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Financial Issues This forum is for discussing any of the financial issues involved in your divorce.

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Old 03-11-2017, 01:05 PM
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Unhappy Matrimonial home division?

New to site really found it extremely helpful and much appreciated the good info so first and foremost thanks to all the contributors...

So not a fan of long winded posts. To complicated in my oppinion.

So, married 22 months. From marriage until seperated date. I stayed in home , home I bought pre marriage, only person on title or mortgage..I am proposing to buy out of increase of value and reduce of mortgage from move in date till seperation. 5 year's total. She wants the additional equity I built up and also was gifted 30k for downpayment from terminal parent. Either way I am offering half of the value increase since move in date even though I paid for everything but feel we contributed in life when together...How do I keep her from getting an additional 30k from a downpayment from my passed parents and the 4 years of payments I made all on my own ( was not easy) , I understand it's the matrimonial home.. but just looking for options to protect what I brought into the marriage as she is trying to take everything...
Any experience or tips in this area .. Remember I am in Alberta would be appreciated. Looking forward to more info on all topics ...Ah shoot it's a long post lol ironic
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Old 03-17-2017, 11:34 AM
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My understand is that the matrimonial home is always split 50/50, even if you owned it pre-marriage. I hope I'm wrong but you may have just lost 1/2 your house equity.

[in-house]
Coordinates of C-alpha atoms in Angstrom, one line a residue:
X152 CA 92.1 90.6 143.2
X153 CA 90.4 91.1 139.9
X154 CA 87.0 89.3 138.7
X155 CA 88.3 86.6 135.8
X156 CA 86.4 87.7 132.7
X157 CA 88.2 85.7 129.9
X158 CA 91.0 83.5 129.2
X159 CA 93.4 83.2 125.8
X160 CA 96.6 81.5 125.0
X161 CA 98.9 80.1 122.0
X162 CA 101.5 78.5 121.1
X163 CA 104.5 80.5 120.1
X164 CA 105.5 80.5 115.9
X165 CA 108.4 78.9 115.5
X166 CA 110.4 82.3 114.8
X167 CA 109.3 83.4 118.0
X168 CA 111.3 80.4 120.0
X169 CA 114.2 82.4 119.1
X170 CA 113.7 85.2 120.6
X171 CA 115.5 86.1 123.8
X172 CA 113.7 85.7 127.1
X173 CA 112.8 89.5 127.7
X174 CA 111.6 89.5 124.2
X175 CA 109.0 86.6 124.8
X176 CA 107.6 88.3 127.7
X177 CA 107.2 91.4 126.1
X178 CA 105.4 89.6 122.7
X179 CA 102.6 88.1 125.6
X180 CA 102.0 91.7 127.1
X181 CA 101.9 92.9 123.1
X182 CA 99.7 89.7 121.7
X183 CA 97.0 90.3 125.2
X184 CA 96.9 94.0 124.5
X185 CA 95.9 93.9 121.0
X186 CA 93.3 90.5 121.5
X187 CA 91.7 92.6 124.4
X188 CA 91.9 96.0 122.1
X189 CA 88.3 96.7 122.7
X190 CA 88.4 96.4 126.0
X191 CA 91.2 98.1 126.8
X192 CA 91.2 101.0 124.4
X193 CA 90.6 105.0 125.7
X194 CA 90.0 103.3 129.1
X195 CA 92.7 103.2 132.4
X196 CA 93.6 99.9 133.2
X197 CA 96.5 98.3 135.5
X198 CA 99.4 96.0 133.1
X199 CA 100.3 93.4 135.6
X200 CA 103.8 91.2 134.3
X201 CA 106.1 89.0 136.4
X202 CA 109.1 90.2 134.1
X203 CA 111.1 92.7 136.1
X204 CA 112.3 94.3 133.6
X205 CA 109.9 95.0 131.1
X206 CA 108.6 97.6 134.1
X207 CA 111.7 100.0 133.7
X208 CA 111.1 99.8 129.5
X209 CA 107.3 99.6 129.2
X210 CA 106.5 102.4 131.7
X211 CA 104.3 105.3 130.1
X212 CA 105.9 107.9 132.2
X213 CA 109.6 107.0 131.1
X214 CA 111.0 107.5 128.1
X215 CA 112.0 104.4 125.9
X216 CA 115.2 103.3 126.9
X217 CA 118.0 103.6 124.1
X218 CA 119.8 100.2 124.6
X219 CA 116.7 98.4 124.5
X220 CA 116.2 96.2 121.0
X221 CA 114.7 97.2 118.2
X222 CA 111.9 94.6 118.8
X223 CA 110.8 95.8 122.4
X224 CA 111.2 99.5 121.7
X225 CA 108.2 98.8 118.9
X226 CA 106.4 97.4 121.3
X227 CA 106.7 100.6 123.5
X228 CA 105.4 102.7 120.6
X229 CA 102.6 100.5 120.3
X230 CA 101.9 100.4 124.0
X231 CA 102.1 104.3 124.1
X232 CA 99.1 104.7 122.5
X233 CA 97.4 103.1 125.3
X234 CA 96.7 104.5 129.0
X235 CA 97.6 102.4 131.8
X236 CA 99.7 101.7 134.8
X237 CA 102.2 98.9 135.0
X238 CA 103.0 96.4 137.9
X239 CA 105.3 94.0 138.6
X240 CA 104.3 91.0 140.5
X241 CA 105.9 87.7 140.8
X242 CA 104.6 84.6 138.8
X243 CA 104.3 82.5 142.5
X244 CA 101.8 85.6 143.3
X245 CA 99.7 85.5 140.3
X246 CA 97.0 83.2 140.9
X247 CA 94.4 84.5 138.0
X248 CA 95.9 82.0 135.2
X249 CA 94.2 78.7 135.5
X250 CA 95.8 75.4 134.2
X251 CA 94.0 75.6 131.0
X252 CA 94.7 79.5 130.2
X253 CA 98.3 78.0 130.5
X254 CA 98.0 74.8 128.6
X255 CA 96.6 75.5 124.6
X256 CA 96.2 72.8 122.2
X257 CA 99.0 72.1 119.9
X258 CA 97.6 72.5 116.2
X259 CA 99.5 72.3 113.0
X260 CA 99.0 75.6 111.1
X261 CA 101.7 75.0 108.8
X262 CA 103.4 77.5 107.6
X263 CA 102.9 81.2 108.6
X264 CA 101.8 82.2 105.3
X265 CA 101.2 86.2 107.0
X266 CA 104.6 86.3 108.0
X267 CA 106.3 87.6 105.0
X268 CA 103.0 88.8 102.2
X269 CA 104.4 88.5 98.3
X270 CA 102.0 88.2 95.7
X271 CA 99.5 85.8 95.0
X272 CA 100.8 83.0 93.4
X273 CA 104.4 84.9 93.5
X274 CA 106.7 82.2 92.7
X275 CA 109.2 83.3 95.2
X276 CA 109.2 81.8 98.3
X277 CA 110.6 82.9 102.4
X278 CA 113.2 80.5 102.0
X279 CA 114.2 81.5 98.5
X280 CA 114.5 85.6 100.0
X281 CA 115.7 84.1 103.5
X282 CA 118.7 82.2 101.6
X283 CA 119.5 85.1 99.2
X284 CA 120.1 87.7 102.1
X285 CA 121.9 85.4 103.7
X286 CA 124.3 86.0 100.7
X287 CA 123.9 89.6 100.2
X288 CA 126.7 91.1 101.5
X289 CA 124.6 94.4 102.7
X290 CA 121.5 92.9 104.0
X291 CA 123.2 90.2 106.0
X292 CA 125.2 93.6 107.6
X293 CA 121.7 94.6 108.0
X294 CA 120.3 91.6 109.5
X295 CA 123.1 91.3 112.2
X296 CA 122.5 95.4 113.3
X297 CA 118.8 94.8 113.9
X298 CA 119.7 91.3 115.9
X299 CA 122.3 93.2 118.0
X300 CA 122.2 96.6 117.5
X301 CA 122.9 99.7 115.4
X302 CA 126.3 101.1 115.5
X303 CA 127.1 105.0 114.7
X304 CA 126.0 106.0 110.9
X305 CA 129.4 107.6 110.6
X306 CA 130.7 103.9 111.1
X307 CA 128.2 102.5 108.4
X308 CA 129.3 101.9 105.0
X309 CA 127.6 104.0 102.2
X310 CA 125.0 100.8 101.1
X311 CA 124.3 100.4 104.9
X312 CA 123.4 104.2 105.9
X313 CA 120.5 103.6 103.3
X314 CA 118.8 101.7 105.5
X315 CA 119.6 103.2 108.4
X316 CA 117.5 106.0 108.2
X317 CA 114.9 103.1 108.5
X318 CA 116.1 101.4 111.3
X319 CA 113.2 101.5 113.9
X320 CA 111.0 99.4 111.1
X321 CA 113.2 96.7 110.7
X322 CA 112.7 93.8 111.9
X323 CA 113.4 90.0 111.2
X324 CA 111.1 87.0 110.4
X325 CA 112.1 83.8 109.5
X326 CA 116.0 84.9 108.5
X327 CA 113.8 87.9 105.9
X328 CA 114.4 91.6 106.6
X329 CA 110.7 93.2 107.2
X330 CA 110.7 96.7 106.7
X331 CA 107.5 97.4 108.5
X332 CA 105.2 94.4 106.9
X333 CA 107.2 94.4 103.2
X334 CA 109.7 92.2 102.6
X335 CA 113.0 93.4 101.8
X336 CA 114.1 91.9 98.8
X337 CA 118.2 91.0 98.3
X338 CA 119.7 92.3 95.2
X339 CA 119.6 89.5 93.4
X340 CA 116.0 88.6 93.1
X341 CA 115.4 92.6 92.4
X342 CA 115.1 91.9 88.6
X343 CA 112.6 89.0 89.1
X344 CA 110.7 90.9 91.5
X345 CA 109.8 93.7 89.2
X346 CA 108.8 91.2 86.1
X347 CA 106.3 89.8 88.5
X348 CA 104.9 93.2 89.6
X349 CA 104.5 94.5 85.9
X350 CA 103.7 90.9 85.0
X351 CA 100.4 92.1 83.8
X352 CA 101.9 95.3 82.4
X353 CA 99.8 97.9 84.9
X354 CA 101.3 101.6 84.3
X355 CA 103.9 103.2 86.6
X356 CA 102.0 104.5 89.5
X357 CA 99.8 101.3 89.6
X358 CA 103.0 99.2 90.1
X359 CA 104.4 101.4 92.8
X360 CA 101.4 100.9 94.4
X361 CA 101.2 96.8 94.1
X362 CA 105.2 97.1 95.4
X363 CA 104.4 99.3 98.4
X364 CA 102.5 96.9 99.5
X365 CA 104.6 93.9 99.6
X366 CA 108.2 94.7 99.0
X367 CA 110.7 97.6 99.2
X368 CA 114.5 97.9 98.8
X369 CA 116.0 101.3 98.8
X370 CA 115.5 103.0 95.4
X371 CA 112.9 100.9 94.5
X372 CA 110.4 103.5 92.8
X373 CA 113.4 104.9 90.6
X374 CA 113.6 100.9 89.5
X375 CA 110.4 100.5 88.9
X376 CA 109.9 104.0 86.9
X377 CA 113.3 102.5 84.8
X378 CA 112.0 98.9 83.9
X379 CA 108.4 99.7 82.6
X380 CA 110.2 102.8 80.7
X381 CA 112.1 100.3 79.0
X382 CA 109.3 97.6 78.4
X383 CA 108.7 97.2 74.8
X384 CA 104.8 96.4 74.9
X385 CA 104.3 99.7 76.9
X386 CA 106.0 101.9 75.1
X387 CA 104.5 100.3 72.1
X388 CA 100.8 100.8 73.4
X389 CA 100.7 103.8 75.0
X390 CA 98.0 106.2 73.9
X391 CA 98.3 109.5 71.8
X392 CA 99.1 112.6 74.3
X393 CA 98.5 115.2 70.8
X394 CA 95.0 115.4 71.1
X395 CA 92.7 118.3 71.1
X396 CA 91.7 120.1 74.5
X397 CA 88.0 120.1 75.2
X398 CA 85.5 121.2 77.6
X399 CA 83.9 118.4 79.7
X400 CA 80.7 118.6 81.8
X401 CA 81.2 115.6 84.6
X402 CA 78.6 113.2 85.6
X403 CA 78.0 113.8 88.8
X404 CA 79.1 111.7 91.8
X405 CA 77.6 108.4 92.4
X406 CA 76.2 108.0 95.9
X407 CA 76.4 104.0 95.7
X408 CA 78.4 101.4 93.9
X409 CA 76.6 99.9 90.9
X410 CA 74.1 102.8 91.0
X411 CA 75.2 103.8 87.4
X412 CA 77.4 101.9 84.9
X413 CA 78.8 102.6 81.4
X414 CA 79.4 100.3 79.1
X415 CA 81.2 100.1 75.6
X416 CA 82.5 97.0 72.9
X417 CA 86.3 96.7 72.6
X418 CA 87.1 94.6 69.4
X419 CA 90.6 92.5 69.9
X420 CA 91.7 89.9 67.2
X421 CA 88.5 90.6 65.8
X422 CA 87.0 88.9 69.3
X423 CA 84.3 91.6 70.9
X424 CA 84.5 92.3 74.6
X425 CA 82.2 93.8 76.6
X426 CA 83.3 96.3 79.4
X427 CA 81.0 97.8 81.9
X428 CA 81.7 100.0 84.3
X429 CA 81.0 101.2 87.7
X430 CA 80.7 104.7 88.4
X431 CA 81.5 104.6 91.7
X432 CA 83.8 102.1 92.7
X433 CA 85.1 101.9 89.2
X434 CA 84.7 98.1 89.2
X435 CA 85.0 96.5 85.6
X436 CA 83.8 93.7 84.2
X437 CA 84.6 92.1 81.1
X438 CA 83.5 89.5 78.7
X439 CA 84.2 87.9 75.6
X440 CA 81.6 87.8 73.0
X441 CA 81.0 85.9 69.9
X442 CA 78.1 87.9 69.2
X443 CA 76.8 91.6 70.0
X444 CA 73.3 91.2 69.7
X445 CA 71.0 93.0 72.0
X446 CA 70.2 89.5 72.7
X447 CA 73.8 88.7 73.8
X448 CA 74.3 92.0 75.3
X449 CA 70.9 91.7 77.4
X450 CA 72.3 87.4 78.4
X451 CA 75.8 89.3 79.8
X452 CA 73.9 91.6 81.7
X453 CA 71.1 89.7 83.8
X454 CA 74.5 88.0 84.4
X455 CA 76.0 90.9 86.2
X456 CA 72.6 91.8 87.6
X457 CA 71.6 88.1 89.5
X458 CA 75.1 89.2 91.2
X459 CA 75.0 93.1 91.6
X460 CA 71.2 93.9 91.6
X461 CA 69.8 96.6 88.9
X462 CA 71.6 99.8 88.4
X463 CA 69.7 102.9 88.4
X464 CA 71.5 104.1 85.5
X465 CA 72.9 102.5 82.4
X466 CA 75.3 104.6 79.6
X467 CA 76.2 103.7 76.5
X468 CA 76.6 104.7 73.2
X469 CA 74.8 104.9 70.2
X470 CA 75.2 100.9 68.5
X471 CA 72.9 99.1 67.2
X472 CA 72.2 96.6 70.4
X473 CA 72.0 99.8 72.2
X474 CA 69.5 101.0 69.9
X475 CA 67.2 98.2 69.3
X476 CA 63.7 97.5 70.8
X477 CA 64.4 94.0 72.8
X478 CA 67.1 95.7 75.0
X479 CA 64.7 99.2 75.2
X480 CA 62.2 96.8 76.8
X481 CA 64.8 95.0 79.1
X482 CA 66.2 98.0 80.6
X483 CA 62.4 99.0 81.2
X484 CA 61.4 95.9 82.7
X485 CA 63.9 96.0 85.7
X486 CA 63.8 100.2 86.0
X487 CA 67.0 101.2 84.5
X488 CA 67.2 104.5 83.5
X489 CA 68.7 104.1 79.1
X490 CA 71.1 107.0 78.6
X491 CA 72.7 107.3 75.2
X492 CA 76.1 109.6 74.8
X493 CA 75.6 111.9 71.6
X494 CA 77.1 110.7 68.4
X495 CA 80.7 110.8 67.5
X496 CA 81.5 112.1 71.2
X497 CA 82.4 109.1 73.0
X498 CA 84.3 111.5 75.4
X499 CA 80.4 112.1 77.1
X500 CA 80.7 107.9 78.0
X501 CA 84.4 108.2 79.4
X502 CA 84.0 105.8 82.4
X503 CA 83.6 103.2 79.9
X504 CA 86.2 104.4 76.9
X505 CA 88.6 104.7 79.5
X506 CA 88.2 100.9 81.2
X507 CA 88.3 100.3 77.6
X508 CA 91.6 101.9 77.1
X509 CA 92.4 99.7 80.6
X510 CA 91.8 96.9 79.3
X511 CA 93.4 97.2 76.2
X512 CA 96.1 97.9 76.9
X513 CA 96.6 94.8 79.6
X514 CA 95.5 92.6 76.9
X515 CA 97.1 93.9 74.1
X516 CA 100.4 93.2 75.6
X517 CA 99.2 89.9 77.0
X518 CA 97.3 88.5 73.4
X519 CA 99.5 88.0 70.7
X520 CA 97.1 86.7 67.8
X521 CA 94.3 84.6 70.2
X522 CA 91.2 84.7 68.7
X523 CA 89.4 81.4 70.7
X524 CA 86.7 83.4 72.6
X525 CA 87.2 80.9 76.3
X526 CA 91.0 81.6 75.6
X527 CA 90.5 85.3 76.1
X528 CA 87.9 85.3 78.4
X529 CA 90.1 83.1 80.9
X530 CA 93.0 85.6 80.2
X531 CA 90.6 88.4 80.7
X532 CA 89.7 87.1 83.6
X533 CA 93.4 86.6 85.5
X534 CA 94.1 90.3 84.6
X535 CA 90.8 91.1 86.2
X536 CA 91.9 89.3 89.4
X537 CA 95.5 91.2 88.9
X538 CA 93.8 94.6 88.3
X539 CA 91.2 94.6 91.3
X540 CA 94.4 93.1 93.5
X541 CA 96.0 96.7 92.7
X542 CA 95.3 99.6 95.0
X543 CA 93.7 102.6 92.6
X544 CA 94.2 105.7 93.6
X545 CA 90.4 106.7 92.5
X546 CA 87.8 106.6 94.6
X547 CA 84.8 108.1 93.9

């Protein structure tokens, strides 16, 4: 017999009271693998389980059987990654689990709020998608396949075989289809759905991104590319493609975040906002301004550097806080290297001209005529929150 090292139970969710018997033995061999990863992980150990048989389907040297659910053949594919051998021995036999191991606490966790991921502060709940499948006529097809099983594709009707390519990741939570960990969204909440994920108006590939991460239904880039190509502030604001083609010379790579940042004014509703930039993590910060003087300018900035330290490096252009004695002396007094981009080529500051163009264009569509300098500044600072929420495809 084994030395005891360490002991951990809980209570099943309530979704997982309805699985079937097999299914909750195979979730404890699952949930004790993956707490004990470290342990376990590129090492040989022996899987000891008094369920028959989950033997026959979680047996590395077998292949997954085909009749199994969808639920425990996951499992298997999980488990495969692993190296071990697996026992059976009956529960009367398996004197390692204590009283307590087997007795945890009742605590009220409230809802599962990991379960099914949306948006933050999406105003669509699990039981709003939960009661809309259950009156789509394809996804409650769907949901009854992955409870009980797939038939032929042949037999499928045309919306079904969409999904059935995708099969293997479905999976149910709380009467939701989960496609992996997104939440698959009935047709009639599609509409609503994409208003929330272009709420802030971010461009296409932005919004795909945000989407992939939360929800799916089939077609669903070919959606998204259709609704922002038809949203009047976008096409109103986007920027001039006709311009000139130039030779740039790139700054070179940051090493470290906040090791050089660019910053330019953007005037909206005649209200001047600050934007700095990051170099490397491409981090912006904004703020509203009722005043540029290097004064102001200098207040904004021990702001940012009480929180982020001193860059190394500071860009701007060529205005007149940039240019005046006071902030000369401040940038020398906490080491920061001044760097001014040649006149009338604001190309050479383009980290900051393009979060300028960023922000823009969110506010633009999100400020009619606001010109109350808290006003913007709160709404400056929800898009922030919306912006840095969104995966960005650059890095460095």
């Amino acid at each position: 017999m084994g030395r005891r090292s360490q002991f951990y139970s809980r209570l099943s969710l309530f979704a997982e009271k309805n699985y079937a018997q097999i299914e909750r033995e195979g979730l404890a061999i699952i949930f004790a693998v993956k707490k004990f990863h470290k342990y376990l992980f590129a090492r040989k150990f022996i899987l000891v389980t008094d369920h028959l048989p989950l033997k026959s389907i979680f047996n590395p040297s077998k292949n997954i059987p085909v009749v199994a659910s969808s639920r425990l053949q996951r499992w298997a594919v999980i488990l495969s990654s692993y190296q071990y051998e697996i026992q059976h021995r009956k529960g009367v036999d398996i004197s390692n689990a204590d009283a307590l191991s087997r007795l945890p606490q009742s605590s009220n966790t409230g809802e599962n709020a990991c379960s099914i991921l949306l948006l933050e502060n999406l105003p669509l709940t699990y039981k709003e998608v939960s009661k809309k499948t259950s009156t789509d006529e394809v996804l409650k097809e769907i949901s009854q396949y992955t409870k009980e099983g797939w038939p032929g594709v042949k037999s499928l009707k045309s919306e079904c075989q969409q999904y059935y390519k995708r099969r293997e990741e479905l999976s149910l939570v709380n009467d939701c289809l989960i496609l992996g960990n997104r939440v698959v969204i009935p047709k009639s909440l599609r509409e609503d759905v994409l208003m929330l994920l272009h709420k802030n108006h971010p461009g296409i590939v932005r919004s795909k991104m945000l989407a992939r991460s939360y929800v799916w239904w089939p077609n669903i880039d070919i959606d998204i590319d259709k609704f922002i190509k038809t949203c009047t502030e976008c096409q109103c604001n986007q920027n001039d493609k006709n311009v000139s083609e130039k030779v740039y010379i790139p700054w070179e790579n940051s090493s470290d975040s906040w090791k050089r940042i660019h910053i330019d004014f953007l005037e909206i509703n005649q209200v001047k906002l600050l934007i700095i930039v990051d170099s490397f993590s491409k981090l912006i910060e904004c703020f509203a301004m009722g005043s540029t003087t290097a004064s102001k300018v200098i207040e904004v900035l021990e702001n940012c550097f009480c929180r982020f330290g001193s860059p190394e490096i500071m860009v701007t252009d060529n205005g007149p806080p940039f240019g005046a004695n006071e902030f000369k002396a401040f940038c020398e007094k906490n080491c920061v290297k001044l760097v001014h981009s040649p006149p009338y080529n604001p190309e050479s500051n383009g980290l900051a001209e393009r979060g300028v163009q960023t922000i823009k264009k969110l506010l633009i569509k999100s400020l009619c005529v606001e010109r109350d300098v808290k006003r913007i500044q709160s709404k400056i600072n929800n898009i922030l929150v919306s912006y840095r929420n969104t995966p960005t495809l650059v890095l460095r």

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Old 03-17-2017, 04:52 PM
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Quote:
Originally Posted by thechamp View Post
So, married 22 months.
That is a short marriage. The onus would be on you to show that an equal division is unfair, but that could likely be shown.

Quote:
I am proposing to buy out of increase of value and reduce of mortgage from move in date till seperation.
That is obviously the minimum amount. I presume you mean that you will equalize that value. So if the house has gone up in value by $12,000 and the mortgage was reduced by $8000 then you owe her $10,000.

Quote:
She wants the additional equity I built up and also was gifted 30k for downpayment from terminal parent.
What additional equity? Something beyond the 30k?

Note that while it is a short marriage, it is still a marriage, and the matrimonial home is sorta hers. You are likely going to have to offer something more than the minimum amount. An extra 15k to save the equity you brought into the marriage seems reasonable.

Anyhow, you are going to use this, section "e" in particular:

Quote:
Variation of share
(6) The court may award a spouse an amount that is more or less than half the difference between the net family properties if the court is of the opinion that equalizing the net family properties would be unconscionable, having regard to,

(a) a spouse’s failure to disclose to the other spouse debts or other liabilities existing at the date of the marriage;

(b) the fact that debts or other liabilities claimed in reduction of a spouse’s net family property were incurred recklessly or in bad faith;

(c) the part of a spouse’s net family property that consists of gifts made by the other spouse;

(d) a spouse’s intentional or reckless depletion of his or her net family property;

(e) the fact that the amount a spouse would otherwise receive under subsection (1), (2) or (3) is disproportionately large in relation to a period of cohabitation that is less than five years;